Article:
Montpelier History Facts and Timeline

(Montpelier, Vermont - VT, USA)

More than 10,000 years ago in history, Native Americans lived in the state of Vermont, with small groups of Abenaki peoples based around areas such as the Winooski River and the Montpelier of today.

Roughly 3,000 years ago, the tribes had become considerably more civilized, with settlements, hunters using bows and arrows, ceramics and even a basic trade network. In the 2nd century, the Iroquois peoples fought with the existing tribes and took control over much of the land.

Centuries came and went with no great historical significance, that is until the 16th century came along. In 1535, Vermont welcomed its very first European visitor, although it wasn't until the latter part of the 18th century that Montpelier began to draw attention to itself.

Vermont General Assembly

In the year 1781, the state's legislative body, the Vermont General Assembly, gave the land to a small group of European Americans, with the view of creating a permanent settlement. Montpelier was officially founded in 1787, following the arrival of one Colonel Jacob Davis from Charlton, MA. The land was surveyed, wooded areas cleared of trees and a log house was built next to the Winooski River.

A name for this growing settlement was discussed and Colonel Davis decided that it should be named after a city in France that he knew, Montpellier (spelt with one 'l' rather than two). At this time in Vermont history, the French were looked upon very favorably, because of their contribution to the American Revolution.

The State Capital of Vermont is Born

Just a few years later, the population was rapidly approaching 150 people, with several large farms providing the necessary local produce. In 1805, Montpelier was officially chosen as a permanent site for the state government. This was mainly due to its central location within the territory and good access via the Winooski River Valley. The other choice had been Burlington, which was located right next to the northwestern border of Vermont and considered too distant.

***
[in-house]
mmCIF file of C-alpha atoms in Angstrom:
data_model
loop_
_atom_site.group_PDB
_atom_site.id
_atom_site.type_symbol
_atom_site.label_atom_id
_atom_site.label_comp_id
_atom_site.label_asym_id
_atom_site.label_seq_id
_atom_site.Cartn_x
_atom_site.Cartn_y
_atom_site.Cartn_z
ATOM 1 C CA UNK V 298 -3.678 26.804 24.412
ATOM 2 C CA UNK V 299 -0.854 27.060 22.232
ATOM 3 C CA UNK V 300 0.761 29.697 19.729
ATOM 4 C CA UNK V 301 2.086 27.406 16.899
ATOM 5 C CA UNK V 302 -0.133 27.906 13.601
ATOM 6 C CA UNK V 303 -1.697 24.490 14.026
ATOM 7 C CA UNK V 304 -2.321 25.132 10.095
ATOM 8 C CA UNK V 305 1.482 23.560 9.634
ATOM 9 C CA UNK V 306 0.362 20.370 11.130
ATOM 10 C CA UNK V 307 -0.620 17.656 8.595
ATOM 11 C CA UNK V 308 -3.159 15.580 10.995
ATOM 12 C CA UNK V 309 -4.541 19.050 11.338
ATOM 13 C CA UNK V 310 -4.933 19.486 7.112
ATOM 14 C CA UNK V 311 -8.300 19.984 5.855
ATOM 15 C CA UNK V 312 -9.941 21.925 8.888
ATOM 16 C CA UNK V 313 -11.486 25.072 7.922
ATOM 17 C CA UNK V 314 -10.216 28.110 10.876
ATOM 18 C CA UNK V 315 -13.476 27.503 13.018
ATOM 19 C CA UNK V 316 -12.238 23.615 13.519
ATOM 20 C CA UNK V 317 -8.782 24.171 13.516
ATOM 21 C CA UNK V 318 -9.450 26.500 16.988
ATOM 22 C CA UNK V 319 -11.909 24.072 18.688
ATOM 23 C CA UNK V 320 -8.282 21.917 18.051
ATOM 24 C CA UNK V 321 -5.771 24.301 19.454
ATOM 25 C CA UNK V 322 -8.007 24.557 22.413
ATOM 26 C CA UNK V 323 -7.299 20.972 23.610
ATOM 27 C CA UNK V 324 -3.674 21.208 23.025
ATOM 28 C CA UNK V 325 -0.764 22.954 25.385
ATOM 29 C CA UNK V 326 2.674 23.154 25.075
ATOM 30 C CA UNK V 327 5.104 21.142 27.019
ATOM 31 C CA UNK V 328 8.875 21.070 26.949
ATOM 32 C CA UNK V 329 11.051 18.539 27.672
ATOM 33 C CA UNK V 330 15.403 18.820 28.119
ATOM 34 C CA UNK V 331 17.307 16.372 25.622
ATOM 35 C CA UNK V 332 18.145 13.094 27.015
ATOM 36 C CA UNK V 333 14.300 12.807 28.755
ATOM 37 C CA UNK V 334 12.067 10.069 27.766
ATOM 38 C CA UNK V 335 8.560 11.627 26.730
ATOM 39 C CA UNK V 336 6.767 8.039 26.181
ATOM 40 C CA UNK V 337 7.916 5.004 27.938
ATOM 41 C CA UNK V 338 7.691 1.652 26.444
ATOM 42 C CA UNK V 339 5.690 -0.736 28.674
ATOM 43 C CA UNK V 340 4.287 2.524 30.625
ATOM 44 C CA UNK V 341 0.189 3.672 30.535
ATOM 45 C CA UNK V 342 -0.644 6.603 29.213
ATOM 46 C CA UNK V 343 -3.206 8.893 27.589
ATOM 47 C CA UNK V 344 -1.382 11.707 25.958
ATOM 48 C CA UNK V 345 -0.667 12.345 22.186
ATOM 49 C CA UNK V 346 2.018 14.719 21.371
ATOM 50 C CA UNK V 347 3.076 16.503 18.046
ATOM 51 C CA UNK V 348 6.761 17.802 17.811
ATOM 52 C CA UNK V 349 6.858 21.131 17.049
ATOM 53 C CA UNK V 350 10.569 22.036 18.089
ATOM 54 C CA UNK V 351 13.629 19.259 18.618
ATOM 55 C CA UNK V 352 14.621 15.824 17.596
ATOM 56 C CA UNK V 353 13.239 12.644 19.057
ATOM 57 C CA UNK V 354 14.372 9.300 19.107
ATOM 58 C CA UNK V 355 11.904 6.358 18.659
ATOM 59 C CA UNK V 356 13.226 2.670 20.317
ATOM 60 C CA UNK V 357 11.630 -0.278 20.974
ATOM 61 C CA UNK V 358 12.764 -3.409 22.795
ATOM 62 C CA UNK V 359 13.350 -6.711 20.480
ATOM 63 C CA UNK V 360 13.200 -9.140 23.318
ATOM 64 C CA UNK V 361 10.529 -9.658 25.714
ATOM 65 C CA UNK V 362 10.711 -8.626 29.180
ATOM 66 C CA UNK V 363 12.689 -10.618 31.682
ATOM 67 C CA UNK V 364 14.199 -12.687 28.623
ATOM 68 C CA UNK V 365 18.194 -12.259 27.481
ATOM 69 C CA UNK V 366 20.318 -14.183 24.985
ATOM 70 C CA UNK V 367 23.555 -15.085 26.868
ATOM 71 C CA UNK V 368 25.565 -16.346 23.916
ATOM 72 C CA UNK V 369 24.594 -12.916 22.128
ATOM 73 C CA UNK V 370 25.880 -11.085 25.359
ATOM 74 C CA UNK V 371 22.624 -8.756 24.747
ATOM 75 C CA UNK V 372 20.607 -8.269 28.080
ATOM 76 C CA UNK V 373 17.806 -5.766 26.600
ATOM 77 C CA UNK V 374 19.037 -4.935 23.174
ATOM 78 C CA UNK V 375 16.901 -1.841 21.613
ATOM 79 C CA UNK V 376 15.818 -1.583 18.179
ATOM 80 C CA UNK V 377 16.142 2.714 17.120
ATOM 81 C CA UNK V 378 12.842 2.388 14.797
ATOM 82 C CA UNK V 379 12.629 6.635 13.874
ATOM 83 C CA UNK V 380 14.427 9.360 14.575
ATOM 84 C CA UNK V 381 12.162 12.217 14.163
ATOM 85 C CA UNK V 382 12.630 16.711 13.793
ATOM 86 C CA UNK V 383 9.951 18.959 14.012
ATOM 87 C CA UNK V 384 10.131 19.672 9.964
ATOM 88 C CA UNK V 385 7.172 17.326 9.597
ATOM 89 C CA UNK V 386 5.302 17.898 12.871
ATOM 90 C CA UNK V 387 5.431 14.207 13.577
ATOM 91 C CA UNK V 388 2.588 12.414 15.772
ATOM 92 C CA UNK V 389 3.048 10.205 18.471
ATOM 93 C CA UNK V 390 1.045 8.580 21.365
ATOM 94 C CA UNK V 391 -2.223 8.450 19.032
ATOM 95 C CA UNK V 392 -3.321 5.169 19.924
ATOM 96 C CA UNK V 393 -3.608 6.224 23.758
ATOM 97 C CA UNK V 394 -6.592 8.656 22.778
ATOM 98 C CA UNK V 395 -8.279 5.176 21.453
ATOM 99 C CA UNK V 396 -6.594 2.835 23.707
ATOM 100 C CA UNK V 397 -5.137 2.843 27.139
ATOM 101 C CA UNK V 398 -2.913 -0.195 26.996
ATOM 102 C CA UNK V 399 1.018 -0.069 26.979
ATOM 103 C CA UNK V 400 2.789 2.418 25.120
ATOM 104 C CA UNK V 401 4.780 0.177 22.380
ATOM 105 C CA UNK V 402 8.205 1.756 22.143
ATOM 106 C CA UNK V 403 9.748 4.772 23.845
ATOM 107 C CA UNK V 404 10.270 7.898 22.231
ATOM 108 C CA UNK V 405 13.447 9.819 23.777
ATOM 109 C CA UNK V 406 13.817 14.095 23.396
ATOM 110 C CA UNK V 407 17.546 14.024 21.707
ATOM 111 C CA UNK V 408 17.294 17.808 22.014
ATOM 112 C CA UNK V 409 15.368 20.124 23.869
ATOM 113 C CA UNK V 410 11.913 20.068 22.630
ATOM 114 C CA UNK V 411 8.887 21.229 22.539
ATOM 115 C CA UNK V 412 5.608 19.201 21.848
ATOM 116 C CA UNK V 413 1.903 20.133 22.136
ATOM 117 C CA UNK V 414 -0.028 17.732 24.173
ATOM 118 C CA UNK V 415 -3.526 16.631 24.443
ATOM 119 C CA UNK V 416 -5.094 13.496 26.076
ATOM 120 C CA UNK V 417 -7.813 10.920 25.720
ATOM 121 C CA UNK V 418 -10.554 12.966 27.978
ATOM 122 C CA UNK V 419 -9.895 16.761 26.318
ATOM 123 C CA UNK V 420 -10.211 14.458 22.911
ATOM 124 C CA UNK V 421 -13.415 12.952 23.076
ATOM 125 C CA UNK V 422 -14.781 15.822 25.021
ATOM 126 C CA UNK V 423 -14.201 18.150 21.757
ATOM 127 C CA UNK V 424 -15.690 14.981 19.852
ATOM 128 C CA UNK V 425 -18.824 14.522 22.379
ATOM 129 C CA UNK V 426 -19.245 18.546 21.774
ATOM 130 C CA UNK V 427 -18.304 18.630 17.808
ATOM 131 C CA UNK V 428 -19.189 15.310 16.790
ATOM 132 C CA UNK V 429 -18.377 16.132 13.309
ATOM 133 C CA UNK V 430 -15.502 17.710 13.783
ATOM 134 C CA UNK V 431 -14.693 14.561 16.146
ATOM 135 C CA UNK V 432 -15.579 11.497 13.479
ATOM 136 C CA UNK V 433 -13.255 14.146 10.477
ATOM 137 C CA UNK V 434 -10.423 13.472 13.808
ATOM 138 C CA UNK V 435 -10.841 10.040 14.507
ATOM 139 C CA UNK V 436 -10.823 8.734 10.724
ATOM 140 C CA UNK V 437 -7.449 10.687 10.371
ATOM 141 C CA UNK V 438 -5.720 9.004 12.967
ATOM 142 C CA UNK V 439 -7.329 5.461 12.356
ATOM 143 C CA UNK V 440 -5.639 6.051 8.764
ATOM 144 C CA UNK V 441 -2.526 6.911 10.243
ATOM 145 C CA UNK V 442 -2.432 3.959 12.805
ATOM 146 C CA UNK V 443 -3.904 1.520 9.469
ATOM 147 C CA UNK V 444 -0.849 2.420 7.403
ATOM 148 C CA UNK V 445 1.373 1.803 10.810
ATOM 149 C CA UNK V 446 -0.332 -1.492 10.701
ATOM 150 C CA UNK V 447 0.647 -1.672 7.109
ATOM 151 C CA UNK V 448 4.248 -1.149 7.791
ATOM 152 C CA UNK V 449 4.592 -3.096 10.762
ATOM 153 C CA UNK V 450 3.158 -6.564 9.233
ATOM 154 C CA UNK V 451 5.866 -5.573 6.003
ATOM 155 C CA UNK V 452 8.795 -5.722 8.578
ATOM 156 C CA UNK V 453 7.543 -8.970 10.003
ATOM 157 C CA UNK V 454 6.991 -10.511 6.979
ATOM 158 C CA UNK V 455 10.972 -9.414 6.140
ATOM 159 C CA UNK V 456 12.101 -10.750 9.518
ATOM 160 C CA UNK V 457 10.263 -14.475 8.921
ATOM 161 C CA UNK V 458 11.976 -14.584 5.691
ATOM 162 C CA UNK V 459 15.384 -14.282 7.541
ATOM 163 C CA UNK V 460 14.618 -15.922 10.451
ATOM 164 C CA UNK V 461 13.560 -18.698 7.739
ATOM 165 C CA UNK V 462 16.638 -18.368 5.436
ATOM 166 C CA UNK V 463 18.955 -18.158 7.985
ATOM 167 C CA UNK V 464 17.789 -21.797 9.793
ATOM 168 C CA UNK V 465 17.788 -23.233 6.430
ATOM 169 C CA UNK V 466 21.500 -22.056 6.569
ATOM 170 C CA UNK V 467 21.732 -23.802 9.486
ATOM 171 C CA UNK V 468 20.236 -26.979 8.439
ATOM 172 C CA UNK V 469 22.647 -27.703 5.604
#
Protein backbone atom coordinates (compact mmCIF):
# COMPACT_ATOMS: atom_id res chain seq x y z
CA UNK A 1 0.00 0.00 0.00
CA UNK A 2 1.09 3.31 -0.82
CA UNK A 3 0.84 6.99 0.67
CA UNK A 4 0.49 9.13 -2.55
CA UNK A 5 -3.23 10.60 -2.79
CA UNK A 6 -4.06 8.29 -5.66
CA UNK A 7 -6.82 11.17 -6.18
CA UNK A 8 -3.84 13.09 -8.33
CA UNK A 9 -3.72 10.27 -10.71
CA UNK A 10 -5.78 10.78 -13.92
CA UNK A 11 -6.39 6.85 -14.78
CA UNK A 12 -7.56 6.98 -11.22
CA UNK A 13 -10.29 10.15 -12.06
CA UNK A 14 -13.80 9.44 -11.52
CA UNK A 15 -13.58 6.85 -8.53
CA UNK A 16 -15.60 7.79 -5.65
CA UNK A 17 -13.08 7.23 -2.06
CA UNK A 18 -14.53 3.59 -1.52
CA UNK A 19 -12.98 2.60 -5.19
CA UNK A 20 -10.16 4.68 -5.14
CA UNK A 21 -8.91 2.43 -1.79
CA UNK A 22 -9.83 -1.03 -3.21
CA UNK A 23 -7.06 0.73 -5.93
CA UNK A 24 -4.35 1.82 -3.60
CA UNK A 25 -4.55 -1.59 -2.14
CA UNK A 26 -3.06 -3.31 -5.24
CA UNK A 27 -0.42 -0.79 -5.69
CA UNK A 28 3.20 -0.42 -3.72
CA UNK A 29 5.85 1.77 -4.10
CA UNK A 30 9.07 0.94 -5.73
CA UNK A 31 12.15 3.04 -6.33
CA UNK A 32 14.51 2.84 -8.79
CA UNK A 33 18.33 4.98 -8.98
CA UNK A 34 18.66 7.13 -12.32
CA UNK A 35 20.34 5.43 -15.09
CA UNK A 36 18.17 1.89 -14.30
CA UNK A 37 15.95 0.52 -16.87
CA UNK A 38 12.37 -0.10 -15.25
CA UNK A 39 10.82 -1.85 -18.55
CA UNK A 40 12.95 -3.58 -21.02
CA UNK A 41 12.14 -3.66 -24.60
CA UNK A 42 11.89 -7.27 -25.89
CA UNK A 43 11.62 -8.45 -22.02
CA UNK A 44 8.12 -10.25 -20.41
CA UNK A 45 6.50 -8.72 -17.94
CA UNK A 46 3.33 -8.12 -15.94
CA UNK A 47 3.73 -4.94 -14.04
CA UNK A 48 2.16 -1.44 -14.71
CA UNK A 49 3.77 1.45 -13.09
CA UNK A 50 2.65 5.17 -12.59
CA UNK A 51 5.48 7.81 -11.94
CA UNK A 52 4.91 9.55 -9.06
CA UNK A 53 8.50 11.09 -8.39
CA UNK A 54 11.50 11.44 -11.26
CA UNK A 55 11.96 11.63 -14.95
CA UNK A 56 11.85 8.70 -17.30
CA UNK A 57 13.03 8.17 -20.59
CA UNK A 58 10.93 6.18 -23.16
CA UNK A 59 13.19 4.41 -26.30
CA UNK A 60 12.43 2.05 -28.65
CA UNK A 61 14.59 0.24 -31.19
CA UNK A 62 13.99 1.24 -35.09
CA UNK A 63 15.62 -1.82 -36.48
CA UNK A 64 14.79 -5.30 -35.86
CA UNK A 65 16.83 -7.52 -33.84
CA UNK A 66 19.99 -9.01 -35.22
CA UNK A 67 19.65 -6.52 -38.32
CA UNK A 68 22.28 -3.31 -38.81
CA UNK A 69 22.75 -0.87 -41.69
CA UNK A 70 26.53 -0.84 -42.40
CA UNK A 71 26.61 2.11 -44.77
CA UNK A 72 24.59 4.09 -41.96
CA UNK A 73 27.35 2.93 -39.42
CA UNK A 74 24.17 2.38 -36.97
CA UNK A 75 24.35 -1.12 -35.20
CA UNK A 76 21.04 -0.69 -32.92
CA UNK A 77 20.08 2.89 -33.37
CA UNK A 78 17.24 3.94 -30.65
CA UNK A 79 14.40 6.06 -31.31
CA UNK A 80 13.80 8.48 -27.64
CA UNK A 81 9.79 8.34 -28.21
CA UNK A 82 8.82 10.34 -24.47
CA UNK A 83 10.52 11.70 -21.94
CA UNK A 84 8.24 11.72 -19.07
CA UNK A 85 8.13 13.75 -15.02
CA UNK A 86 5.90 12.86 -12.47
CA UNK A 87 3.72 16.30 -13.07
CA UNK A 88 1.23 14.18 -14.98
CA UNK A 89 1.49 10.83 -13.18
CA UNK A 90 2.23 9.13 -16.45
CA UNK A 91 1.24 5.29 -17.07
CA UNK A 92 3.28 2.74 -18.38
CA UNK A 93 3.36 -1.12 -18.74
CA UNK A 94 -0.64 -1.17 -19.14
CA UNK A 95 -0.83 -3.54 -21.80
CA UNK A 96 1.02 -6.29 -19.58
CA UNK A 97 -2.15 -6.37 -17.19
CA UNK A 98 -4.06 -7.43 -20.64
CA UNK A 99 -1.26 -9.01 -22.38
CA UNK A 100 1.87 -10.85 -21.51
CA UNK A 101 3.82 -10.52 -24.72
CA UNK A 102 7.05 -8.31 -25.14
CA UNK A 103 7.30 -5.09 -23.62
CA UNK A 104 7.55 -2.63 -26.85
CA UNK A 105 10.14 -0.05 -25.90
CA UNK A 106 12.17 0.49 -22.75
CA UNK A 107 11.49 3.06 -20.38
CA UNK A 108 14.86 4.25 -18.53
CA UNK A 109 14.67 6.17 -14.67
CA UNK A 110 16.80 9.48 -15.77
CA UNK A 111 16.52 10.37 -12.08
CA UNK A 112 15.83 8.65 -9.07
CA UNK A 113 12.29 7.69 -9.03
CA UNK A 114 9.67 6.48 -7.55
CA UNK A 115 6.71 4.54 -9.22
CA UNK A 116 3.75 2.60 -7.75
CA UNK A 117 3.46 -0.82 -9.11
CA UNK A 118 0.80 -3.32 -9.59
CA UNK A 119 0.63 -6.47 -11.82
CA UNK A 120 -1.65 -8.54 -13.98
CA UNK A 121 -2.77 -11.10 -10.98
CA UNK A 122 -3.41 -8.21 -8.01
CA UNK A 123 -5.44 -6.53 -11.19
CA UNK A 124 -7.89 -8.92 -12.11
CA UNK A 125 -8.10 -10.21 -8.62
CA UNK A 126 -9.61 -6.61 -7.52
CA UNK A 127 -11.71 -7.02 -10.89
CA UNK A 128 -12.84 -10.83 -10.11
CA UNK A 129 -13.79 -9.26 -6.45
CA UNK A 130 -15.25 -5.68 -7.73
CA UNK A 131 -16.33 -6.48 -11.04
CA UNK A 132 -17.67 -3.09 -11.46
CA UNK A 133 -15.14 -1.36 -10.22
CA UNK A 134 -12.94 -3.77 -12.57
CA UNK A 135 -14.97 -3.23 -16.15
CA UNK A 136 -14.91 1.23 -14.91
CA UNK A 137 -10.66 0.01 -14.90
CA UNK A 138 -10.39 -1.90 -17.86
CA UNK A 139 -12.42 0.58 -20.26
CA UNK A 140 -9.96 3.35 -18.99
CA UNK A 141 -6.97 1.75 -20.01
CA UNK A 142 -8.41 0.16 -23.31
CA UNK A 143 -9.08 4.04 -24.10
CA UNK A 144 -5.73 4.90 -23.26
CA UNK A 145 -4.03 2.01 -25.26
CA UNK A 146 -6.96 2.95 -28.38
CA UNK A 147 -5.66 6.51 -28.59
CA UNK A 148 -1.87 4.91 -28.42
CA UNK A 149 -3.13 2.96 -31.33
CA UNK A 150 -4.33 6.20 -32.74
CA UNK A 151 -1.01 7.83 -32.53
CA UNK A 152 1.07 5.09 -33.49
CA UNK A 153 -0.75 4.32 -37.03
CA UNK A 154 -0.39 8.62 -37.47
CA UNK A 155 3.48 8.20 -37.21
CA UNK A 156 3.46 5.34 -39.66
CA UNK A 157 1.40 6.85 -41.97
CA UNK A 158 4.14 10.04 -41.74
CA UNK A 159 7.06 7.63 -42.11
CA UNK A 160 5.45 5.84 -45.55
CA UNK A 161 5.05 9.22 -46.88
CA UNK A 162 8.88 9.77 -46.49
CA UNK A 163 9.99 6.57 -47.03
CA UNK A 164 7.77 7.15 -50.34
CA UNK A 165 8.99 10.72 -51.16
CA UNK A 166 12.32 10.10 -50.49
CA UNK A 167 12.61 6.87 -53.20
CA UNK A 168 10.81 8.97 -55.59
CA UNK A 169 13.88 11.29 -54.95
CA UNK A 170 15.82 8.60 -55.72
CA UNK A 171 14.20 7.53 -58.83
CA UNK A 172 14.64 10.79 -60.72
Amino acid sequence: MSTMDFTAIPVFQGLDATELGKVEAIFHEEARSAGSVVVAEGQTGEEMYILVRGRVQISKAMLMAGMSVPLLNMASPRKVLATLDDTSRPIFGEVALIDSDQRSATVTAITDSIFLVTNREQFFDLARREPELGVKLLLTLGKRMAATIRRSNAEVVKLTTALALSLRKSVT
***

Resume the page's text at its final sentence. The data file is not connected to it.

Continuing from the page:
The local residents were extremely proud that their hometown had been chosen to lead the state, even though it was fairly small, and they set about raising more than US$10,000 to build a wooden State House before the General Assembly changed its mind. This was soon considered too small and not grand enough, and rumors that an alternative state capital might be chosen prompted the building of the 'Second State House' between 1833 and 1838. This structure was much more impressive, boasting Greek Revival architecture and a giant dome.

Growth and Evolution of the Vermont Capital

By the middle of the 19th century, Montpelier was becoming a center for commerce and manufacturing, with much power for its mills being provided by the river. Trade links had certainly been greatly improved in 1849, when the Vermont Central Railroad reached the town. The town was divided into two different areas, named Montpelier and East Montpelier, the latter of reach remains as a separate town / suburb today.

Disaster stuck in 1857, when the Vermont State House was almost completely destroyed by fire. Portions of the building were salvaged, including the ornate portico at the front, and the building was virtually rebuilt. Additional windows were added and the dome was raised in height.

In the 1880s, electric lights illuminated the streets of the town, being powered by modern hydro generators fed by the river rapids. Soon after, in 1895, the government of Vermont announced that Montpelier was finally to be incorporated as a city.

The Montpelier of Today

Even though Montpelier has a tiny population of less than 10,000 people, it remains the state capital of Vermont. A number of dates during the 20th century stand out in history, such as the women's suffrage campaigns in the early 1920s, the devastating flood damage in 1927, statewide Great Depression and subsequent hardship in the 1930s, and the appearance of the New England hurricane in 1938. More recently, Tropical Storm Irene (Hurricane Irene) once again showed that Mother Nature is a force to be reckoned with in 2011, causing flooding and extensive damage to much of Vermont.

Today, Montpelier is a charming state capital, thanks to its small size, compact nature and friendly residents. Many of the top attractions are easy to reach on foot, and history buffs will find that a trip to the Vermont Historical Society Museum on State Street will be a rewarding one.